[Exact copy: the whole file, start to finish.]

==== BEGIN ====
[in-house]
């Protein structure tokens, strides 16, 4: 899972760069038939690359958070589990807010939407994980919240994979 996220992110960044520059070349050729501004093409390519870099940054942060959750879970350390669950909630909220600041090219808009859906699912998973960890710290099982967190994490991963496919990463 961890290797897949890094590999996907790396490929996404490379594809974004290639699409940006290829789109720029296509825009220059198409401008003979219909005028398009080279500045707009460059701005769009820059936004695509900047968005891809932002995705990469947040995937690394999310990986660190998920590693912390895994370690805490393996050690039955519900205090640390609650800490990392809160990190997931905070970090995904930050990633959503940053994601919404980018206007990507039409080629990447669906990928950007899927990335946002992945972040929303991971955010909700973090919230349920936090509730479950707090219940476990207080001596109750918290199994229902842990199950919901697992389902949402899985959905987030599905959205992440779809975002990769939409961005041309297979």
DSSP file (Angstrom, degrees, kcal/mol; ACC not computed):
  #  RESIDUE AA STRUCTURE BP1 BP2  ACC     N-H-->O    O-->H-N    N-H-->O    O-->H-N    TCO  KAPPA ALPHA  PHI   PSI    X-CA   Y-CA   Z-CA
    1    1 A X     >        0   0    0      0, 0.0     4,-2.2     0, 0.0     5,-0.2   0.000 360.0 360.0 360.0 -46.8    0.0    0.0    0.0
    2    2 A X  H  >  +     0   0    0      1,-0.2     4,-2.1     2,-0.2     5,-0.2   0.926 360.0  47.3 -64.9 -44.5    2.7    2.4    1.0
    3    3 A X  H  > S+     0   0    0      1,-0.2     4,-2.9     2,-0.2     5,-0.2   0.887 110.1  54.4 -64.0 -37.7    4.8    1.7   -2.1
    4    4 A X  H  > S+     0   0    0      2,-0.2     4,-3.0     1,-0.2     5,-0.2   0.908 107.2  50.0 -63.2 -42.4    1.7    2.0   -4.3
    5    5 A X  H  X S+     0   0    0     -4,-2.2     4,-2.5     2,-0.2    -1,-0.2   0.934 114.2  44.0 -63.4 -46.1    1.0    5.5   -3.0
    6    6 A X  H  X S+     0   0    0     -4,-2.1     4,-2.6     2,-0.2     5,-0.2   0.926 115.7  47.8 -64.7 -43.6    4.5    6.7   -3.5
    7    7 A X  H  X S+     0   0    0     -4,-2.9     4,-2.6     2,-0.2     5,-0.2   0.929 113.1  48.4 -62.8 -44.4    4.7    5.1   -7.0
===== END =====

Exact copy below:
[in-house]
């Protein structure tokens, strides 16, 4: 899972760069038939690359958070589990807010939407994980919240994979 996220992110960044520059070349050729501004093409390519870099940054942060959750879970350390669950909630909220600041090219808009859906699912998973960890710290099982967190994490991963496919990463 961890290797897949890094590999996907790396490929996404490379594809974004290639699409940006290829789109720029296509825009220059198409401008003979219909005028398009080279500045707009460059701005769009820059936004695509900047968005891809932002995705990469947040995937690394999310990986660190998920590693912390895994370690805490393996050690039955519900205090640390609650800490990392809160990190997931905070970090995904930050990633959503940053994601919404980018206007990507039409080629990447669906990928950007899927990335946002992945972040929303991971955010909700973090919230349920936090509730479950707090219940476990207080001596109750918290199994229902842990199950919901697992389902949402899985959905987030599905959205992440779809975002990769939409961005041309297979």
DSSP file (Angstrom, degrees, kcal/mol; ACC not computed):
  #  RESIDUE AA STRUCTURE BP1 BP2  ACC     N-H-->O    O-->H-N    N-H-->O    O-->H-N    TCO  KAPPA ALPHA  PHI   PSI    X-CA   Y-CA   Z-CA
    1    1 A X     >        0   0    0      0, 0.0     4,-2.2     0, 0.0     5,-0.2   0.000 360.0 360.0 360.0 -46.8    0.0    0.0    0.0
    2    2 A X  H  >  +     0   0    0      1,-0.2     4,-2.1     2,-0.2     5,-0.2   0.926 360.0  47.3 -64.9 -44.5    2.7    2.4    1.0
    3    3 A X  H  > S+     0   0    0      1,-0.2     4,-2.9     2,-0.2     5,-0.2   0.887 110.1  54.4 -64.0 -37.7    4.8    1.7   -2.1
    4    4 A X  H  > S+     0   0    0      2,-0.2     4,-3.0     1,-0.2     5,-0.2   0.908 107.2  50.0 -63.2 -42.4    1.7    2.0   -4.3
    5    5 A X  H  X S+     0   0    0     -4,-2.2     4,-2.5     2,-0.2    -1,-0.2   0.934 114.2  44.0 -63.4 -46.1    1.0    5.5   -3.0
    6    6 A X  H  X S+     0   0    0     -4,-2.1     4,-2.6     2,-0.2     5,-0.2   0.926 115.7  47.8 -64.7 -43.6    4.5    6.7   -3.5
    7    7 A X  H  X S+     0   0    0     -4,-2.9     4,-2.6     2,-0.2     5,-0.2   0.929 113.1  48.4 -62.8 -44.4    4.7    5.1   -7.0